10 Unexpected Grill Tips You've Probably Never Thought of

10 Unexpected Grill Tips You’ve Probably Never Thought of


Category: Tips

Have you ever looked down at those half-grilled patties and wondered “have I explored all the possible ways to cook this meat with this fire?” Well we did. And after calling a panel of meat-scorching experts, we discovered that there’s a seemingly infinite number of juicy, delicious, alternative ways to grill. But infinite is a lot, so read these 10 techniques to elevate the average backyard barbecue instead.


1. Reduce soda over a flame to make a baste

According to world-champion pitmaster Mike Mills, owner of 17th Street Bar & Grill, you can reduce soda to make a seriously delicious baste for grilled foods. “Put [soda] on the simmer until the water is gone and the flavoring of the sugar remains,” he said, “and then baste the meat right at the end.” That “right at the end” part is super-important, because if you baste too early, the sugar will burn, forming a crust that is 100% less delicious than pizza crust.


2. Grill your food underground

This is a technique that’s been used for thousands of years, but it’s a bit more involved than just digging an open hole, or having a failed attempt at a backyard Luau (it’s never gonna happen, Kevin). Start with some embers in your pit burning low, then get an oven rack and place aluminum-wrapped meat cuts on top of it. Cover that with a piece of sheet metal or another rack wrapped in foil. Pack dirt atop the whole pile and your feast will be ready in a few hours.


3. For well-done steaks, allow the meat to reach room temperature before grilling

“Let [your steaks] come to room temperature before cooking them, otherwise it won’t get cooked all the way through before the outside is burnt,” says former pitmaster of famed barbecue joint La Barbecue and current owner of Lewis Barbecue, John Lewis. For those more into medium-rare steaks, you’ll want the raw meat to be a little colder before it hits the grates to give you a nice sear on the outside without overcooking that scrumptious pink center.


4. Your charcoal kettle grill can be used as a pretty passable smoker

Next, we turned to barbecue expert and author of The Grand Barbecue, Doug Worgul, who advises to cook meat indirectly rather than hot and fast. Just position all the coals to one side and set the grill lid holes right over the meat. The vents will actually pull the smoke out turning the grill into a mini smoker. “Doing that’s going to break down the connective tissues and the collagen,” says Worgul. “It’s going to render fat out over time, yet leave the meat moist and flavorful with a really nice crust.”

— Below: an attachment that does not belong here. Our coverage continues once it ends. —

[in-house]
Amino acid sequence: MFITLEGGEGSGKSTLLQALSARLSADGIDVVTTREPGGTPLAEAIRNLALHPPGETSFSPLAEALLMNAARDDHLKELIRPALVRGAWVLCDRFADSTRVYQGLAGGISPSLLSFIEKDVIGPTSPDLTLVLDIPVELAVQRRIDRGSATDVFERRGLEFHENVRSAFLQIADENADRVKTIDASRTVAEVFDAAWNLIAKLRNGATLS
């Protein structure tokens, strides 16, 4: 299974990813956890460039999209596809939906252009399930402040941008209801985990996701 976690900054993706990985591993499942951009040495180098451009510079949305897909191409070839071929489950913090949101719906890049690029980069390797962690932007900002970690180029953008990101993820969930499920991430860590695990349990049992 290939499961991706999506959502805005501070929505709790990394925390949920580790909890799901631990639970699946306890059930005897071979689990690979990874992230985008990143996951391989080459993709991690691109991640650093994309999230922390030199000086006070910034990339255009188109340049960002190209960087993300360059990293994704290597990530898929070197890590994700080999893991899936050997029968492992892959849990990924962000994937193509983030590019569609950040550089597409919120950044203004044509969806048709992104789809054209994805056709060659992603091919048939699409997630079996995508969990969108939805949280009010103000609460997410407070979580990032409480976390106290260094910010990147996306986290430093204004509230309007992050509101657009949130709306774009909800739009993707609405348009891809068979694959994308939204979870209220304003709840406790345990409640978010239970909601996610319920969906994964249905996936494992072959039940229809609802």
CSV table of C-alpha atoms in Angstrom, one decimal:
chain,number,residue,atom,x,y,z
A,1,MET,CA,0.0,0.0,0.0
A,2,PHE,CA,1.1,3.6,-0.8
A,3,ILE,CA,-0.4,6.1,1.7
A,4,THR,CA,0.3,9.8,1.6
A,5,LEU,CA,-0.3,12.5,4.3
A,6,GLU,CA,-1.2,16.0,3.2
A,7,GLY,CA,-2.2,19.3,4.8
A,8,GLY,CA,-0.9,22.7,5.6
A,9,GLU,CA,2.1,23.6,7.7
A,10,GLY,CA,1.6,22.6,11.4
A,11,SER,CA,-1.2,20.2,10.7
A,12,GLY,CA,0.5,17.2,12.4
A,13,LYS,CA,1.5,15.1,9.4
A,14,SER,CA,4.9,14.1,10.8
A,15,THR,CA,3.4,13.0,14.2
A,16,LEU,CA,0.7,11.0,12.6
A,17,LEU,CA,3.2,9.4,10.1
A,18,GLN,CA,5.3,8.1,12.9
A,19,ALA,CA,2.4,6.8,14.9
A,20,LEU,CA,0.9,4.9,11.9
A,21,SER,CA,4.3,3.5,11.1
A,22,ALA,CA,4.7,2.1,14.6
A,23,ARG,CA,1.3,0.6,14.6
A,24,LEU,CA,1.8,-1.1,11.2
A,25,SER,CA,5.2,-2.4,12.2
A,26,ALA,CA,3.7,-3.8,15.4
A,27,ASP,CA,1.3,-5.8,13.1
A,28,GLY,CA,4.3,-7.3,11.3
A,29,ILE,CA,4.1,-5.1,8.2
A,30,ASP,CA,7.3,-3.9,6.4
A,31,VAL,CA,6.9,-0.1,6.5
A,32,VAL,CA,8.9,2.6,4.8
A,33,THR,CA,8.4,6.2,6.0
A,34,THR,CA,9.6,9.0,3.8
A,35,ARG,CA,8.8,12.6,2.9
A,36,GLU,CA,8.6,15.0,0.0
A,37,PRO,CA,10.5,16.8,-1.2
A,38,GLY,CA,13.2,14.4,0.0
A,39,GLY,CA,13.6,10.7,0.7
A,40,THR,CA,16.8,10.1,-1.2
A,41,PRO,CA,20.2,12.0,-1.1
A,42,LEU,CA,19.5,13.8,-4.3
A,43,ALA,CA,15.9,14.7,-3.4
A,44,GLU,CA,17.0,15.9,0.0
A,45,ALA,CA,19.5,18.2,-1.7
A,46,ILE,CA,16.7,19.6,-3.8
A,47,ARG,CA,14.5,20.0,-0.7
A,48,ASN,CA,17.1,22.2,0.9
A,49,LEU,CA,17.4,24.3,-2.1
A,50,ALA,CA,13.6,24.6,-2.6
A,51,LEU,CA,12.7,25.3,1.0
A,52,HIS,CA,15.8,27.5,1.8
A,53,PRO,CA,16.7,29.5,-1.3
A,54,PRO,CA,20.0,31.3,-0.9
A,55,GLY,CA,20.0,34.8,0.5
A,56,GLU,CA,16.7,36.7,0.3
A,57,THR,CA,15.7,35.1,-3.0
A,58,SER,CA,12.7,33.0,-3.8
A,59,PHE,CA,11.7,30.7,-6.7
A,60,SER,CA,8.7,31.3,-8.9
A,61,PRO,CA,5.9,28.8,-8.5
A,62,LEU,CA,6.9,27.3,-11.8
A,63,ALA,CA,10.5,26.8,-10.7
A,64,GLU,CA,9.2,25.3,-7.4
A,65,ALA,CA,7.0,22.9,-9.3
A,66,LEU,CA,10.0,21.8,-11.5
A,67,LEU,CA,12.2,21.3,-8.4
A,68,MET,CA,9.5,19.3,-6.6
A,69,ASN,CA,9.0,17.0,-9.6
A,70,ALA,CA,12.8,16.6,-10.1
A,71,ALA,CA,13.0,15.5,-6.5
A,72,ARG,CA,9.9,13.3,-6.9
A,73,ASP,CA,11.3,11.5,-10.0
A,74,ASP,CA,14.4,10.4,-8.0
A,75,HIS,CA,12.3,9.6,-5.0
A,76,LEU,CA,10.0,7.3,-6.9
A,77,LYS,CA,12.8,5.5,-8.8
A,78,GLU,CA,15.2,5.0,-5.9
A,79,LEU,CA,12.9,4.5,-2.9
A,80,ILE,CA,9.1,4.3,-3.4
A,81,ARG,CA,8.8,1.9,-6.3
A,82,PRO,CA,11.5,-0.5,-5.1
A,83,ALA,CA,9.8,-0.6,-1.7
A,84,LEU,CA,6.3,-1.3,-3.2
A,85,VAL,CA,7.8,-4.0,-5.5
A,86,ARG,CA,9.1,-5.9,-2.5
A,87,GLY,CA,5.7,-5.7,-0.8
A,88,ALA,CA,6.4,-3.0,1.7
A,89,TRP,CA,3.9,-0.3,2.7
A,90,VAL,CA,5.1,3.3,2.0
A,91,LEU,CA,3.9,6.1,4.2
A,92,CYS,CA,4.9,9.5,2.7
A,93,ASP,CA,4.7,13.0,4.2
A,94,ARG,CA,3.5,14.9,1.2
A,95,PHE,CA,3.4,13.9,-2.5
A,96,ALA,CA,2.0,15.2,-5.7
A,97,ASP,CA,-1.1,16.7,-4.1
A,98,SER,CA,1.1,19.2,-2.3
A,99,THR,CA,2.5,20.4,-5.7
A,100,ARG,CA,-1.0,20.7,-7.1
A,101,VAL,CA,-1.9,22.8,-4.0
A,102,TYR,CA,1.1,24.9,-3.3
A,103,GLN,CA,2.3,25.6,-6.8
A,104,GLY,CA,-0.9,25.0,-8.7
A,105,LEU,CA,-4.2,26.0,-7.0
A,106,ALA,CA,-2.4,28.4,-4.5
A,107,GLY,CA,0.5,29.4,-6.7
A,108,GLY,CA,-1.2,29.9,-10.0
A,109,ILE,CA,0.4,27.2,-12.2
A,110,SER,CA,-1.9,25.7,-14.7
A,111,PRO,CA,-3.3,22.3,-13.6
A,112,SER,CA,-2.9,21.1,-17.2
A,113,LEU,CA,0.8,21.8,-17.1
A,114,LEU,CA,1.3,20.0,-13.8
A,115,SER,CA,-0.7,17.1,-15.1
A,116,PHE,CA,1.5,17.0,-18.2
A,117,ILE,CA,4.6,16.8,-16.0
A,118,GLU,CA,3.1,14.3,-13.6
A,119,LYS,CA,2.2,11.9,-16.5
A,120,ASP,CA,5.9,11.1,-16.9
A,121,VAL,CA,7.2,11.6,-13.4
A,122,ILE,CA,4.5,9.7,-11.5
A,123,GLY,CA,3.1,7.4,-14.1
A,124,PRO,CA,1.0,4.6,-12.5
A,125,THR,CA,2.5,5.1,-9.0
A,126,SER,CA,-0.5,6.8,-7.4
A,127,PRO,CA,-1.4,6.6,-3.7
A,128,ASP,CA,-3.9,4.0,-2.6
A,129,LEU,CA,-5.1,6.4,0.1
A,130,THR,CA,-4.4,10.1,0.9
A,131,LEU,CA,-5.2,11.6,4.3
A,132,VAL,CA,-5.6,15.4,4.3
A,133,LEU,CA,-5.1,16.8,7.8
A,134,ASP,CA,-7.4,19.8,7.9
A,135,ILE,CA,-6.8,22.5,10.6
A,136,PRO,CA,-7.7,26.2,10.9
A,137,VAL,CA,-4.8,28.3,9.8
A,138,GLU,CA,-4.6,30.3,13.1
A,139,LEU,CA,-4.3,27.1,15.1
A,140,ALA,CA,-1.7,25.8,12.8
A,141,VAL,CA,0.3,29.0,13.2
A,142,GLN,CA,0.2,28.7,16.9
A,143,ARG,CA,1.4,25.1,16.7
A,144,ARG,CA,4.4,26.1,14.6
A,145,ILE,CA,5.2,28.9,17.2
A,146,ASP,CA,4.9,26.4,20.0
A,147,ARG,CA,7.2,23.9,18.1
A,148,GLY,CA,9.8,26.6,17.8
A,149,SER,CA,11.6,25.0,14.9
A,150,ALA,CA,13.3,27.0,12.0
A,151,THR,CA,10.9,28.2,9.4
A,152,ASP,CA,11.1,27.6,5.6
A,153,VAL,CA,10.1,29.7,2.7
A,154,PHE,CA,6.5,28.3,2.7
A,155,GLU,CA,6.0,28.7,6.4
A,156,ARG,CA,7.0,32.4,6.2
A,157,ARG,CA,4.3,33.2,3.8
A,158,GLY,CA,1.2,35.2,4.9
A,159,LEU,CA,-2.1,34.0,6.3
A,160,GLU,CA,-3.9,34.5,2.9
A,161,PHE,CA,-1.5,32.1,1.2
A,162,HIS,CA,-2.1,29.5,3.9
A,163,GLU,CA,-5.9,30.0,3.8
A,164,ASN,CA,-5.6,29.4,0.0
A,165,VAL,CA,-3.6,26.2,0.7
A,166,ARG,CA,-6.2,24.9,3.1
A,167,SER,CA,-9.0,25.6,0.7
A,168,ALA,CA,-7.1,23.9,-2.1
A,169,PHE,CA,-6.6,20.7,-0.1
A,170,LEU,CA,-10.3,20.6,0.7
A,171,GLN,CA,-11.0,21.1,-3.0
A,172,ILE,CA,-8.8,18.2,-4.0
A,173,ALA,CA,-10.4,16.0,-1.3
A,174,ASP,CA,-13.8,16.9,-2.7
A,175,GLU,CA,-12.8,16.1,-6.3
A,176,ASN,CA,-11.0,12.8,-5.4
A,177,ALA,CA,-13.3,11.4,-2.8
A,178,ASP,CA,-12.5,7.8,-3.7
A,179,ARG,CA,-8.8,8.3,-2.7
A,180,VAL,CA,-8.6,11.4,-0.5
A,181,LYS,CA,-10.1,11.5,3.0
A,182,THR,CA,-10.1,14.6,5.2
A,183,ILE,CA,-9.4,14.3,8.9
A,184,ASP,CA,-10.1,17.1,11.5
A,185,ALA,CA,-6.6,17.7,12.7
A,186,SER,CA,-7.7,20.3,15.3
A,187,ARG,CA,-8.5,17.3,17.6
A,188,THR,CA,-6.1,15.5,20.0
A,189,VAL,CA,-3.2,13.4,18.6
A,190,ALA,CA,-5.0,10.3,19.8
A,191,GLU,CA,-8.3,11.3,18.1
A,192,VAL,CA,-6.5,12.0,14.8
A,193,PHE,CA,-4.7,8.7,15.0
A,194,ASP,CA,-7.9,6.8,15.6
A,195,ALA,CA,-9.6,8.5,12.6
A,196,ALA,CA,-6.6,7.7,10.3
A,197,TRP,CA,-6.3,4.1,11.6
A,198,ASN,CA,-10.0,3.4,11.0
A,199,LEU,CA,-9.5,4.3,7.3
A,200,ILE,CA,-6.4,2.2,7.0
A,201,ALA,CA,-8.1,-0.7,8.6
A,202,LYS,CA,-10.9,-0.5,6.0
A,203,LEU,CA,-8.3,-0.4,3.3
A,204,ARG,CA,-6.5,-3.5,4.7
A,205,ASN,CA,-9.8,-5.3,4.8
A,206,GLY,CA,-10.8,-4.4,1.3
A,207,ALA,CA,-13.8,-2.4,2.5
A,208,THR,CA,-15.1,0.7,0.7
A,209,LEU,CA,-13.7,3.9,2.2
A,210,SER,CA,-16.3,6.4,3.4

5. Barbecue in a trashcan for longer cooking times

Barbecue obsessive John Lewis threw some more helpful advice our way about cooking for longer periods of time: “You just can’t get the meat far enough away from the fire on a backyard grill, but a trashcan works great,” he says. The can puts enough physical space just by placing your grill grates on top and sticking the coals in the bottom. Pro-tip: make sure it’s, like, not a used trashcan.


6. Use welding gloves to play with fire

Stop chasing burning coals around the kettle with tongs like some kind of weird, hellish chopstick game. According to John Lewis, to move the hot stuff right where you want, grab a pair of welding gloves. They’re also protective enough for moving burning logs and woodchips.


7. Use a brûlée torch to caramelize sauces

“One tool that we utilize a lot are torches for ‘finishing’ our meats,” says Mike Emerson of famed St. Louis barbecue joint Pappy’s Smokehouse.  That’s right, fire on top of fire (fire-ception?). Our expert said that the average home griller would do fine with a small brûlée torch.


8. You can use hot rocks like some sort of damn caveman grill

Don’t have a grill? Don’t feel like driving to the hardware store? Like your meat cooked over the history of fossilized sediment? You can set up a flat rock to stand over a fire or even just throw it directly on a campfire and heat it up for 30 minutes or so. Carefully take it out (maybe using those fancy gloves up there), grease it up, and throw some chicken or bacon on it, letting the residual heat cook them through. According to experts, Basalt rock is the best for heating up.


9. Put dried herbs or dried grape vines on the coals for subtle flavor

Another tip from Doug Worgul: “You can use dried grape vines instead of some of the more traditional smoking woods for great flavor all the way through.” He went on to recommend that burning thyme or rosemary on top of the coals will score you some killer aromatics.


10. Do not oversmoke the meat

When it comes to smoking, Worgul says less is more. Loading brisket slabs up with too much smoke that whole time can actually be way worse than overcooking the meat. “Oversmoking will make your food bitter and taste bad,” he says. So worry less about cook time and more about smoke buildup on the grill.


Emma Diab


The origin of this blog is found here:



Recent Posts